Richmond exhibit seeks to reimagine Confederate statues
By DENISE LAVOIE
RICHMOND, Va. (AP) - They are towering figures, larger-than-life statues that honor heroes of a bygone era.
The Confederate leaders memorialized on Richmond's Monument Avenue were once revered, but have become flashpoints in a national debate about how symbols of slavery and white supremacy should be treated today.
The angst over what to do with Confederate monuments has been particularly pronounced in Richmond, a onetime capital of the Confederacy.
Local artists hope a new exhibit will spark ideas about how to accurately document the city's history while not glorifying Confederate leaders.
"How do you honor that history of the street while at the same time trying to engage people who come to Richmond and the residents who live here in a meaningful conversation about what they mean today?" said Bill Martin, director of The Valentine museum, where renderings of 20 creative proposals for redesigning the street are now on display.
The exhibit grew out of an international design competition that asked architects, planners, designers, and artists to reimagine Monument Avenue, a 5-mile historic urban boulevard where five giant statues of Confederate figures from Virginia stand, including Robert E. Lee, Jefferson Davis, J.E.B. Stuart, Thomas "Stonewall" Jackson and Confederate Naval commander Matthew Fontaine Maury.
The contest drew 70 entries from around the world.
"Monument Avenue: General Demotion/General Devotion" features the designs chosen as finalists.
The proposals, depicted on oversized placards, range from elaborate to humorous.
One suggests burying the statues underground and leaving only the heads visible, a design that would eliminate some of the grandeur of the current statues and allow people to see the figures at eye-level or look at them in an underground viewing area.
Another depicts the J.E.B. Stuart statue as a garden where overgrown native plants cover Stuart. The Stonewall Jackson statue is shown covered in books - a "temporary-interactive dumping ground" where people can drop off textbooks that depict slavery as a benign institution.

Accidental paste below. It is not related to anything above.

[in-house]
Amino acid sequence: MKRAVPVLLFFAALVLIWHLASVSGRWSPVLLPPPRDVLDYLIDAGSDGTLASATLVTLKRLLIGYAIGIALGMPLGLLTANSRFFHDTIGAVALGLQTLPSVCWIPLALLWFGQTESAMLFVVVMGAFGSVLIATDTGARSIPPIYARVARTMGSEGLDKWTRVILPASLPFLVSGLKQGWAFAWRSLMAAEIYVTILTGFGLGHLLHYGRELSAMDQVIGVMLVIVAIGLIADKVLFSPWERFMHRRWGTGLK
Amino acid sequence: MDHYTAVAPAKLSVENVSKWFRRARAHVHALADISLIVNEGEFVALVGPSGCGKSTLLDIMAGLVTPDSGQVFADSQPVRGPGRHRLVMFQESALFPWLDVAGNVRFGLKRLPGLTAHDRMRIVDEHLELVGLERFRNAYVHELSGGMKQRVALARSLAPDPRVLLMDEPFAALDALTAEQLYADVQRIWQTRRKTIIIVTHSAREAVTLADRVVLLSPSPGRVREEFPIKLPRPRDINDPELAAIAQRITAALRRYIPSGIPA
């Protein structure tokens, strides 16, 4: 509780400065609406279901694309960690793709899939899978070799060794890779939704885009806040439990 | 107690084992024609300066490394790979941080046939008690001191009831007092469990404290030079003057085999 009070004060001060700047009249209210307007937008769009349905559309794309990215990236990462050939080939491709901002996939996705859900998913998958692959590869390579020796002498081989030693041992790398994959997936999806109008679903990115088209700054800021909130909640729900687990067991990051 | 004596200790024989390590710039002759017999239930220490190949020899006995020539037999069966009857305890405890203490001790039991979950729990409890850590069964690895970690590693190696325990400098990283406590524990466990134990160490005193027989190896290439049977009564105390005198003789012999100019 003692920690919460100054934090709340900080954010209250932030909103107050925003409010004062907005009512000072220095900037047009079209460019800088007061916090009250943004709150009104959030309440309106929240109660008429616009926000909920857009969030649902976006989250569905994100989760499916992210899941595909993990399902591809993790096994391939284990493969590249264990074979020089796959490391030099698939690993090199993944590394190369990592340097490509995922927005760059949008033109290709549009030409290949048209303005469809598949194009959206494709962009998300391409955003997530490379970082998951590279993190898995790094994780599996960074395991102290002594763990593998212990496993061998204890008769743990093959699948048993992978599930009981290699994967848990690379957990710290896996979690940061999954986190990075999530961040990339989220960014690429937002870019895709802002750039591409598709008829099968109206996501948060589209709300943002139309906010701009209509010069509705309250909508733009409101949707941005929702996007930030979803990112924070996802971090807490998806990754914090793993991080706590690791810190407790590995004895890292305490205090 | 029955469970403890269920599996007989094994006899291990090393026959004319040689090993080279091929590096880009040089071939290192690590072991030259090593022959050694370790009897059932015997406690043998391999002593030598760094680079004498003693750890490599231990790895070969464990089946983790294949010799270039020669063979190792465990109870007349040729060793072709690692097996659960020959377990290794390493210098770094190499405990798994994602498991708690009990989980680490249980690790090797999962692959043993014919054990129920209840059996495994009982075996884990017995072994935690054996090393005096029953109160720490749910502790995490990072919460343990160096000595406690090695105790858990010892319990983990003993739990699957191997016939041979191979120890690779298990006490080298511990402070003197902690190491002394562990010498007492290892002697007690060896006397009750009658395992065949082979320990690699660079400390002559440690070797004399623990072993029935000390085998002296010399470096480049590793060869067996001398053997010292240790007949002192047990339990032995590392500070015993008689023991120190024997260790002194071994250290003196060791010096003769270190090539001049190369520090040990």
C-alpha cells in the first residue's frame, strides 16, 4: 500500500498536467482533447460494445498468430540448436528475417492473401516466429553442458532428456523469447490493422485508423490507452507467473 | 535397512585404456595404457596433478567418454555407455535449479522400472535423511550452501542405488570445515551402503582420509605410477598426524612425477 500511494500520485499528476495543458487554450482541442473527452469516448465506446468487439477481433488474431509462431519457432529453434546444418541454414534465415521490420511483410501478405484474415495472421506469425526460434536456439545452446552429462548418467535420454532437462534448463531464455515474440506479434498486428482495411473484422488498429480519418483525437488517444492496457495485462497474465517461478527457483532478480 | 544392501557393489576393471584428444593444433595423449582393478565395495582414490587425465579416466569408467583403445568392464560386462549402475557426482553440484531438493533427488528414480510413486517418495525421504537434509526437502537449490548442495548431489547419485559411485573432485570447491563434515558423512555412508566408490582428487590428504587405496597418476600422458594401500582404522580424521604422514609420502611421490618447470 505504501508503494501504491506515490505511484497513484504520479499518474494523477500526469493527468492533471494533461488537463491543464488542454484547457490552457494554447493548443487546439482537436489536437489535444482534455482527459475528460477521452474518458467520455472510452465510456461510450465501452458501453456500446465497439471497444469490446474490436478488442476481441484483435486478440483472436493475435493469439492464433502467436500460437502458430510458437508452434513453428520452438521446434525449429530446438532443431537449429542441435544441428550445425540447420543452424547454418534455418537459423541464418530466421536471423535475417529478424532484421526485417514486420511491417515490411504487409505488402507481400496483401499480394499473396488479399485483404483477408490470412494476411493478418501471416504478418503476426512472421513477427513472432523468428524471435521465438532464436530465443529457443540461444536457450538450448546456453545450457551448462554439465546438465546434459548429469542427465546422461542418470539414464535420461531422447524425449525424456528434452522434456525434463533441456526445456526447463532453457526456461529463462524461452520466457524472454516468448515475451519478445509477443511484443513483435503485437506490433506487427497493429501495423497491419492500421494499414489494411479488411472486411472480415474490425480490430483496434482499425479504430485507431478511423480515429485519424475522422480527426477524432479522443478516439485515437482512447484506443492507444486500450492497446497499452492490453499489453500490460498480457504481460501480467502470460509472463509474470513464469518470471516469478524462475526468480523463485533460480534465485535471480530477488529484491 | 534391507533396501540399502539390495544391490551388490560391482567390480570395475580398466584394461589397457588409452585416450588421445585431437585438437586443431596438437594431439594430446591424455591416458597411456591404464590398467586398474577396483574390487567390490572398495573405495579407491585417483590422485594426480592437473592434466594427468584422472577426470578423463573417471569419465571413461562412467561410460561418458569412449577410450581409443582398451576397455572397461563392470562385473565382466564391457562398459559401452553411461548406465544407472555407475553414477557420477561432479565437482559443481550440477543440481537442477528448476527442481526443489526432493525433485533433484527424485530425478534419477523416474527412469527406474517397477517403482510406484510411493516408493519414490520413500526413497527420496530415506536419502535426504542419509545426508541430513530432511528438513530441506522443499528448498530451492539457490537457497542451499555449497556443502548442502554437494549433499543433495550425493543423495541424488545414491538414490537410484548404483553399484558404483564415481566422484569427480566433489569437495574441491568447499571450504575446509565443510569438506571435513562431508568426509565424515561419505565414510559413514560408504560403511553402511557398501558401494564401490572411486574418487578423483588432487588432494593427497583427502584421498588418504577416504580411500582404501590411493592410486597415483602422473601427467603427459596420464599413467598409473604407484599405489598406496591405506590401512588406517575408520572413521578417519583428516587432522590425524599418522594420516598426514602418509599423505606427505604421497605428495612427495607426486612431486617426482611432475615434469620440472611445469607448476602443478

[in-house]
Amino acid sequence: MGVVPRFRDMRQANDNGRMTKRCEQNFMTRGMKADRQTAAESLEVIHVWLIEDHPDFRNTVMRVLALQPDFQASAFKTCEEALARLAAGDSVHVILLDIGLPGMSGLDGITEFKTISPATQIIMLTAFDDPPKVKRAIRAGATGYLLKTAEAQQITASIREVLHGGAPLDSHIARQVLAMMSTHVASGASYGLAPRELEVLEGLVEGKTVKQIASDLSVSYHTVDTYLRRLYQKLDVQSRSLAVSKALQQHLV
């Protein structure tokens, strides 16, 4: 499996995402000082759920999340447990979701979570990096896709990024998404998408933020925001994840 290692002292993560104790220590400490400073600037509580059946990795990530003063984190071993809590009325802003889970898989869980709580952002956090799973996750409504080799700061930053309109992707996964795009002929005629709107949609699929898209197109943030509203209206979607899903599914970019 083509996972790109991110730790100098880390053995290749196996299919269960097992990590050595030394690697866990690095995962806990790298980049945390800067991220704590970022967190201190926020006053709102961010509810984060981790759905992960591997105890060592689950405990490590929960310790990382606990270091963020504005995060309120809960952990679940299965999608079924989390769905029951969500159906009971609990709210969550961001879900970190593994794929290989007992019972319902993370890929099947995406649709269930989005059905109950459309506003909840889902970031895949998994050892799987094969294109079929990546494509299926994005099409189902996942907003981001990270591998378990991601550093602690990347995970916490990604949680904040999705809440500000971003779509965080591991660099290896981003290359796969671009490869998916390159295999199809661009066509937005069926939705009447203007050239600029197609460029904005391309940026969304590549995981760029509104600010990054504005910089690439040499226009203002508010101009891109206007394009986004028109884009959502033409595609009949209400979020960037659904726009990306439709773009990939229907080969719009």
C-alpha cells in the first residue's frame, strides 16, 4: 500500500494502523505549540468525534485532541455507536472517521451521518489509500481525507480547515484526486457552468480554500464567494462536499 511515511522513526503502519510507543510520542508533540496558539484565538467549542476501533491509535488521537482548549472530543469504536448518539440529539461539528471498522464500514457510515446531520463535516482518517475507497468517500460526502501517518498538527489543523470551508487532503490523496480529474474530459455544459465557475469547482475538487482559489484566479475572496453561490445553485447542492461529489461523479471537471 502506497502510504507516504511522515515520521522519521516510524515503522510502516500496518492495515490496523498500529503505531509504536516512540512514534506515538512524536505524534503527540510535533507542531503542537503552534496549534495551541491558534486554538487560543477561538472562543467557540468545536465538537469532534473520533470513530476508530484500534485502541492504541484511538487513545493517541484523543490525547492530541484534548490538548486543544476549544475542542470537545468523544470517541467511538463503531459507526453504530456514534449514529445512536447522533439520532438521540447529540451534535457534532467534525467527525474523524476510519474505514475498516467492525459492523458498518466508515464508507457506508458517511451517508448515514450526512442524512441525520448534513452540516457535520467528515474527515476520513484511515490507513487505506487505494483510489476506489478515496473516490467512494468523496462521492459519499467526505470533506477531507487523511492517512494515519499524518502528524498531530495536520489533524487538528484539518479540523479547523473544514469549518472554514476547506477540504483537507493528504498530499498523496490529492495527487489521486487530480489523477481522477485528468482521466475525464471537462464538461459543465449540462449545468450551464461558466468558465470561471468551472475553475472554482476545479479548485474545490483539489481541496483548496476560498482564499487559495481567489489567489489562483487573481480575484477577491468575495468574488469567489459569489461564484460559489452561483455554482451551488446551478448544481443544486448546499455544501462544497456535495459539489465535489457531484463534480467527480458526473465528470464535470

Still another calls for replacing all the Confederate statues with light-filled sculptures and pavilions and creating new monuments to commemorate major milestones in the civil rights movement.
Organizers acknowledge that none of the proposals will likely be used as a precise blueprint for what to do with the statues. But they are hoping that some of the ideas will spark conversations that could lead to a resolution.
The national debate over Civil War symbols erupted in 2015 after white supremacist Dylann Roof fatally shot nine black people at a South Carolina church. It was reignited in 2017 following a deadly white nationalist protest in Charlottesville.
The Southern Poverty Law Center, which has tracked the movement, estimates that 114 Confederate symbols around the country have been removed or renamed since 2015, but another 1,747 remain undisturbed.
"I think, and our report makes clear, that the monuments are about white supremacy and they do invite very difficult conversations about our nation's past that some people would rather not have," said Seth Levi, the lead researcher on the center's 2018 report chronicling the Confederate symbols that have been removed and those that remain in place.
In Richmond, a commission has recommended removing the statue of Confederate President Jefferson Davis, adding historical context to the other statues and erecting new monuments to reflect a more complete story of the city's history.
The Valentine exhibit opened last month, two weeks after a scandal over a racist yearbook photo and an admission of wearing blackface prompted calls for Gov. Ralph Northam to resign. Northam refused to step down and has promised to use his last three years in office to work toward racial reconciliation.
Camden Whitehead, an associate professor in Virginia Commonwealth University's Department of Interior Design, said the exhibit provides a way to pull more people into the conversation about what to do with Confederate statues in a city where nearly half of the population is black.
"We have this avenue that's a beautiful place ... and yet, it's populated with Confederate statues that are controversial and don't necessarily represent the values of our city," said Whitehead, who helped spearhead the exhibit.
Kristi Mukk, 21, a student at the University of Richmond, said the design proposals show there are many things that could be done beyond just removing the statues or adding plaques for context.
"It was interesting for me to see more artistic ways to think about it - changing architecture or the landscape, playing with perspectives of the monuments, whether they're at eye level or not," she said after seeing the exhibit.
Last month, Richmond Mayor Levar Stoney appointed members of a new group - the Richmond History and Culture Commission - to evaluate the city's historical sites and provide guidance on the fate of the Monument Avenue statues.
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